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Celebrating 100 years of Garfield High School

(Image: Seattle Public Schools)

By Hannah Saunders

Garfield High School, where graduates have experienced the challenges of wars, the Great Depression, space exploration, and the rock n roll era, is marking its 100-year-anniversary with a celebration on August 27.

The 23rd Ave school — with a long roster of alumni notable in Seattle and beyond including current Mayor Bruce Harrell —  turned 100 years old back in 2020, but due to the COVID-19 pandemic, the celebration was put off–until now. Garfield High School originally opened with portables as East High School in 1920, and by 1922 the incredible building that still stands today opened.

“It had a tremendous amount of interesting, different people going to Garfield of all different kinds from day one,” said Lynn Jaffe, event chair.

Today, Garfield is — compared to the rest of the city — incredibly diverse with more than 24% of its students Black and more than 14%, Asian, according to the district. It serves students from the Central District, Capitol HIll, and nearby neighborhoods.

Jaffe began working on the centennial celebration at the end of 2017. The principal at the time, Ted Howard, thought it was a good idea and confirmed the party plans.

Garfield’s centennial celebration will showcase numerous activities that reflect the school’s history through videos, pictorial displays and entertainment.

“There are some tremendous, wonderful murals around almost the whole first  floor,” said Jaffe, who noted Martin Luther King Jr. visited Garfield High School in the 1960s. A mural from the visit will be showcased during the celebration.

Historical displays will be presented and broken up by the decade, said Jaffe, who explained how major current events impacted Garfield High School. As a graduate of the class of 1958, Jaffe recalled her experiences at the school.

“I went to school with a lot of Japanese kids that spent their very early years in the camps, so Garfield had experienced that for many, many years,” said Jaffe.

Since the event was postponed due to the COVID-19 pandemic, Jaffe expects there to be several thousand attendees, in addition to food trucks. Music will also fill the event with both current students and alumni performing, in addition to a drum line.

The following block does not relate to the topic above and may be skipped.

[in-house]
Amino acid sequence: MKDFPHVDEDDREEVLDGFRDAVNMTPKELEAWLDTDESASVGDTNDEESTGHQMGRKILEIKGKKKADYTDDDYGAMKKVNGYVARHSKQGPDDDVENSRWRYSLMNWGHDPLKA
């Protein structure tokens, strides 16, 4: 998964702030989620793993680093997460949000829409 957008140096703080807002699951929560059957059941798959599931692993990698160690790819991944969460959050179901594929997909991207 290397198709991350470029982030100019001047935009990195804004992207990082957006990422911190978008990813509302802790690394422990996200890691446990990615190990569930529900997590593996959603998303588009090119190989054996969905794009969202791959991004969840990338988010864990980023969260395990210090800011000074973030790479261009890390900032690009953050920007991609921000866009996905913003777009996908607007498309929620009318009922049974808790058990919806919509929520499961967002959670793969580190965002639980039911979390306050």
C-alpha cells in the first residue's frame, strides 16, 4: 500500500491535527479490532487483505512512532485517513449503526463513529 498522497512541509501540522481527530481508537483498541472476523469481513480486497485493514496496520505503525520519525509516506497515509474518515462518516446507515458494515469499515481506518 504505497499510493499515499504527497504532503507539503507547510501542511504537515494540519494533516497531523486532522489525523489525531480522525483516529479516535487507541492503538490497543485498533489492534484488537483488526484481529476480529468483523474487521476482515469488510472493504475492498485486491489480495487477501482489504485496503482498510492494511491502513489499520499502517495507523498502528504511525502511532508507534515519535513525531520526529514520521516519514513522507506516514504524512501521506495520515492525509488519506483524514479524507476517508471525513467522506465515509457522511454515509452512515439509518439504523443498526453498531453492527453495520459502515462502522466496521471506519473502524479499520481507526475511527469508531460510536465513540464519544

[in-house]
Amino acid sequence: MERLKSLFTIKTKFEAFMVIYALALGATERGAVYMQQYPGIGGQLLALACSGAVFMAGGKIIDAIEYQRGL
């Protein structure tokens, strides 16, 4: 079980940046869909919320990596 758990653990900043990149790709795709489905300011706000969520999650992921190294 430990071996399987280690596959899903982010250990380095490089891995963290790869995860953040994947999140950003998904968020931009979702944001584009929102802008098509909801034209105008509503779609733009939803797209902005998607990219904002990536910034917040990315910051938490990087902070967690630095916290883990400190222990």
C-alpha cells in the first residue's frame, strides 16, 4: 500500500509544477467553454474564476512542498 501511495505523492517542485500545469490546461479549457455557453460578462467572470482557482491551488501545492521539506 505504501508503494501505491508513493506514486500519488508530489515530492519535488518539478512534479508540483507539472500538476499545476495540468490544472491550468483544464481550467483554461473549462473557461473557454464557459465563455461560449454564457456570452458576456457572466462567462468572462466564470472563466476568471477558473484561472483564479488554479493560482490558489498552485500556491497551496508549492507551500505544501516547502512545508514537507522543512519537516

A formal program will take place at 1 PM in the gymnasium, which will feature Mayor Harrell, a Garfield High School graduate. Jaffe also said Gov. Jay Inslee’s father was a coach and teacher while she was attending Garfield, and Gov. Inslee will be coming to the celebration.

“It’s going to be quite an event,” said Jaffe. “I think one of the reasons it’s going to be great is because people have put off and postponed their reunions.”

Jaffe said Garfield graduates will have the opportunity to reconnect with former classmates at the event. In fact, Jaffe stated the Garfield Golden Grads, which is a committee made up of graduates that have reached their 50th reunion, played a major role in planning the event by reaching out to about 3,000 former graduates.

Community partners for the event will have representation with open tents and tables, and include the Northwest African American Museum; Wing Luke Museum; City of Seattle Department of Neighborhoods; Seattle Public Library; Seattle Black Firefighters Association; and Black Heritage Society.

One of the school’s most famous attendees, Quincy Jones, serves as Honorary Chair of the event.

The hope is to present a celebration and recognition of a crucial learning institution with a diverse and storied history in this central core of the city.

“It’s been fun putting this on and meeting new people,” said Jaffe. “We’ve all worked really hard putting this on, and Capitol Hill is definitely part of what went into Garfield.”

Meanwhile, there are also new efforts to celebrate as the area around Garfield continues to change. The Garfield Super Block movement has continued its effort to fulfil a promise to transform the streetscape and walking areas around the campus made when the school was undergoing a major renovation that opened in 2008.

After 100 years, what’s a few more months?
Celebrating 100 Years of Garfield High School

Garfield High School
400 23rd Avenue, Seattle, WA
Finally, Saturday, August 27, 2022

9:30 am to 5:00 pm

Come Celebrate with us!

Historical displays from 10 decades of Garfield history * Entertainment * Mini-Reunions
* Formal Program * Food Trucks! * And much, much more

Honorary Chair Garfield alum Quincy Jones

www.ghsseattlecentennial.com

 

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d.c.
d.c.
1 month ago

Love that my mom and I will both be able to go and remember our times at GHS decades apart. Of course hers were a little different from mine, but lots in common too. Glad they finally patched up the school itself though, that thing was actively falling apart when I was there. Maybe they even fixed the bullet holes in the doorframe off sophomore slope!